NEW YORK (AP) — A federal judge ordered an Internet news clipping service to stop reselling stories from The Associated Press, saying the ability of news organizations to perform an "essential function of democracy" was jeopardized when a company is allowed to "free ride" on the costly work of others.
Media observers say the ruling against Meltwater U.S. Holdings Inc. and its Meltwater News Service, if upheld on appeal, could provide strong protection for the news industry as it struggles to survive in an Internet age.
U.S. District Judge Denise Cote rejected Meltwater's claims that its use of Web stories drawn from a scan of 162,000 news websites from more than 190 countries was a fair use of copyright-protected material.
"Through its use of AP content and refusal to pay a licensing fee, Meltwater has obtained an unfair commercial advantage in the marketplace and directly harmed the creator of expressive content protected by the Copyright Act," Cote said.
She said in a ruling released to lawyers in the case Wednesday and to the public on Thursday that investigating and writing about newsworthy events worldwide was expensive, and copyright laws permits the AP to earn money to pay for it.
"Permitting Meltwater to take the fruit of AP's labor for its own profit, without compensating AP, injures AP's ability to perform this essential function of democracy," Cote wrote.
In a statement, Meltwater called the ruling "at odds with a variety of prior decisions that have paved the way for today's Internet," and said it would appeal.
The judge noted that commercial Internet news clipping services like Meltwater perform an important function for their customers, but that "does not outweigh the strong public interest in the enforcement of the copyright laws or justify allowing Meltwater to free ride on the costly news gathering and coverage work performed by other organizations. Moreover, permitting Meltwater to avoid paying licensing fees gives it an unwarranted advantage over its competitors who do pay licensing fees."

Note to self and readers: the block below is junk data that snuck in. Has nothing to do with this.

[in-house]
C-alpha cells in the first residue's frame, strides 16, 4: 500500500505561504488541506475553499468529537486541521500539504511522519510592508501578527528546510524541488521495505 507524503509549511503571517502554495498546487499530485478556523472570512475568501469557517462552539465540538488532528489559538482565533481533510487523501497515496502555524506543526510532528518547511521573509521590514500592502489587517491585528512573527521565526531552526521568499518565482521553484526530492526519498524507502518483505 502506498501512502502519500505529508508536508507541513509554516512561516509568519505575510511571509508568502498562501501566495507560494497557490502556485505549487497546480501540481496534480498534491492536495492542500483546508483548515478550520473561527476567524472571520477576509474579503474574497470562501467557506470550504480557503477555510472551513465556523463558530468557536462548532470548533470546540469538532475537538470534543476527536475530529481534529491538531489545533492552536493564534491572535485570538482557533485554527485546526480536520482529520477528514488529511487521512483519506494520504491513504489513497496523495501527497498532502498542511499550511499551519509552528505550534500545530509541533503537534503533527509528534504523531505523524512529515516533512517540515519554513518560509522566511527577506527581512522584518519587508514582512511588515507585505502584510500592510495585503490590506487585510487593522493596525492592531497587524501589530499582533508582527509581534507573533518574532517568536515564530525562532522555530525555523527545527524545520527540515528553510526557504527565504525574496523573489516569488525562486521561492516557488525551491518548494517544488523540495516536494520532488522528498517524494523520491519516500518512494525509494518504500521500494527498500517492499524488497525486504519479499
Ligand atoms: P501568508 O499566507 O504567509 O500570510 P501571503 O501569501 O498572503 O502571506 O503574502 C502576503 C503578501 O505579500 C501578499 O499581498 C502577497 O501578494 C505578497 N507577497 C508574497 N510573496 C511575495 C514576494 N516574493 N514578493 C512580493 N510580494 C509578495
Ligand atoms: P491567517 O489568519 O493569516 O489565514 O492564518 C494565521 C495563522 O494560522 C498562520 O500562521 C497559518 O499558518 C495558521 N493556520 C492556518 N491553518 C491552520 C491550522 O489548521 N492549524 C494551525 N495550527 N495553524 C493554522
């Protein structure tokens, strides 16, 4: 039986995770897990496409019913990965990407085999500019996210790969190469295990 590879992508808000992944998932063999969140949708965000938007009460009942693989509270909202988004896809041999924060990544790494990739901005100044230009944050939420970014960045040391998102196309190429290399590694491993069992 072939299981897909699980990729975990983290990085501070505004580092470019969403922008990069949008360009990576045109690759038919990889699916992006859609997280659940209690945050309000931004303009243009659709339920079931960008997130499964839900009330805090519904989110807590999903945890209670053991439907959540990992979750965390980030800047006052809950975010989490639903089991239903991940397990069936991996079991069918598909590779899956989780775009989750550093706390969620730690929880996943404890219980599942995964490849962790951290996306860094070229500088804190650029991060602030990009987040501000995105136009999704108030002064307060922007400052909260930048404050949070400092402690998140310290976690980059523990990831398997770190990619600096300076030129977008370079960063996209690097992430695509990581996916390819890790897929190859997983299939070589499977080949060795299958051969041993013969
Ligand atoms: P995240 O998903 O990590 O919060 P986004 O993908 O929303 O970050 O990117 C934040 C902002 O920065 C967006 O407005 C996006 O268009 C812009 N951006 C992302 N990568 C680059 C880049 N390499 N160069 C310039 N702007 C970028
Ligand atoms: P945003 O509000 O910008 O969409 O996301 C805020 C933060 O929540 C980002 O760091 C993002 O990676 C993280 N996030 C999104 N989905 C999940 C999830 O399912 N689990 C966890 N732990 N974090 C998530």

Meltwater is a 12-year-old electronic news clipping service that helps its clients monitor how they are covered in the press. In its lawsuit, the AP alleged that Meltwater News had been pilfering current and past material from the AP and other news providers without paying licensing fees.
George Freeman, a media law expert in private practice at Jenner & Bloch, called the ruling "one of the most solid and comprehensive that we've had in this very important field."
Richard Stim, a San Francisco attorney and author of "Getting Permission: How to License & Clear Copyrighted Materials Online & Off," said the ruling is special because most lawsuits against news aggregators get settled out of court.
"It gets a case out there that makes it easier to push people into licensing agreements," he said. "That's its ultimate business function. That's why everybody settles. They don't want a case out there that gives (content owners) the ammunition to say, 'Last time we did it, we won in court.' "
Even on appeal, the case will provide an important precedent, he said.
"The appeal may or may not go the same way," Stim added. "For people who follow these things, there'll finally be some judicial decisions."
Dwayne Buttler, an expert on copyright law and an endowed chair at the University of Louisville, said Cote's ruling was likely not the final word on the matter, since various appellate courts are in disagreement on the subject.